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Three Unique Primes

What is the largest integer less than 100 which cannot be written as the sum
of three unique prime numbers? Less than 1000? Less than 1 million?
For example,

10 = 5+3+2, all unique.

11 = 7+2+2 = 5+3+3, but neither sum has
all three primes unique.

*Extension*: The problem above actually has been investigated
thoroughly. Try also finding the largest integer in each range which
can be written as exactly one such sum.

Source: Original.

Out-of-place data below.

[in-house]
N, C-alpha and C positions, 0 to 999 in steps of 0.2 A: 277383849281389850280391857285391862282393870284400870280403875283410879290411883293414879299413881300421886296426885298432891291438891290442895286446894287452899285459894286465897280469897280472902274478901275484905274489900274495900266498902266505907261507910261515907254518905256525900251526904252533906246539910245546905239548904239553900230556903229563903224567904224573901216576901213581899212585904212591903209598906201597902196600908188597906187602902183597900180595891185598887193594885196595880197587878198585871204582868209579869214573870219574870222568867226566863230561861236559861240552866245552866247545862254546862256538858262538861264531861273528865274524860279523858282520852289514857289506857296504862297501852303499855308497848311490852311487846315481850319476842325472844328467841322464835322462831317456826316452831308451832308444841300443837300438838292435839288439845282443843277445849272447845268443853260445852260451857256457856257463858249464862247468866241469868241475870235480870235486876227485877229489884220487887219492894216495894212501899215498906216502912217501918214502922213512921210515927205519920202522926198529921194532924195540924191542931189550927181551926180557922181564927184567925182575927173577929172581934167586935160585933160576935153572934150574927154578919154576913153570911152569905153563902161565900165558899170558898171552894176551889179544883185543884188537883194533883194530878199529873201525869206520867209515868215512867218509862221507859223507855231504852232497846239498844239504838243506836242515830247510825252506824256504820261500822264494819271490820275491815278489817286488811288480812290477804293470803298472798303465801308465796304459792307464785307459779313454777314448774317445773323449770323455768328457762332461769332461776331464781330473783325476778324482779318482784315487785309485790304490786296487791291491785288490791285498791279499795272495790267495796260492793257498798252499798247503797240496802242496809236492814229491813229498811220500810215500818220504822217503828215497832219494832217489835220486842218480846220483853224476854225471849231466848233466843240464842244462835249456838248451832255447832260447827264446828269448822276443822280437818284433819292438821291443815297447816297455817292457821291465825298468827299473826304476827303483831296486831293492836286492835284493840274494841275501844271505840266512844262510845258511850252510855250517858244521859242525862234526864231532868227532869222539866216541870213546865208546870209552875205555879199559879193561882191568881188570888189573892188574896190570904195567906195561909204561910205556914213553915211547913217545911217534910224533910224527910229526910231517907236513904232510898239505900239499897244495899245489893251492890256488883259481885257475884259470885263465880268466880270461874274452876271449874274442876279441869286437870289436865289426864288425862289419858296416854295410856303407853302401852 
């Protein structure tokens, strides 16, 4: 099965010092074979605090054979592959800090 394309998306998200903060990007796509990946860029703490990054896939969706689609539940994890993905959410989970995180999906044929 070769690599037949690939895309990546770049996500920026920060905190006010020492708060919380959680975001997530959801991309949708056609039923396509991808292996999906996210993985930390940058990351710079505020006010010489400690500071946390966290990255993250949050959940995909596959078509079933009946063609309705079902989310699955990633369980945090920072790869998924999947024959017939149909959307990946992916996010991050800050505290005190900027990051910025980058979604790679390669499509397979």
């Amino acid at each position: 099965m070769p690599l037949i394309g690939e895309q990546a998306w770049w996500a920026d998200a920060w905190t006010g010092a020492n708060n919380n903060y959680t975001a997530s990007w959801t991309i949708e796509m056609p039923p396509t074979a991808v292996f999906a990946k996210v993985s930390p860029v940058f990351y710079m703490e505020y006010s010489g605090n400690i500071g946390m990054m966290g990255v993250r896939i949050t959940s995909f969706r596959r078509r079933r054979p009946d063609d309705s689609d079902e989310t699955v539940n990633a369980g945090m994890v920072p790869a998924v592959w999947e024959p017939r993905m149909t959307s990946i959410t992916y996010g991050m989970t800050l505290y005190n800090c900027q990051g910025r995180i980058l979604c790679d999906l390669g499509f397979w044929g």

Solutions were received from
Jeremy Galvagni,
Joseph DeVincentis,
Philippe Fondanaiche,
Denis Borris,
Saw L.B.,
Paul Botham,
Carlos Rivera,
and Sagar Chivate.
It was quickly pointed out to me that this question is a rewording of
Goldbach's Conjecture. The answer in all cases is 17. For the extension,
the answer in all cases is 40.

Other sites to investigate:

http://mathworld.wolfram.com/WaringsPrimeNumberConjecture.html

www.utm.edu/research/primes/notes/conjectures

Mail to Ken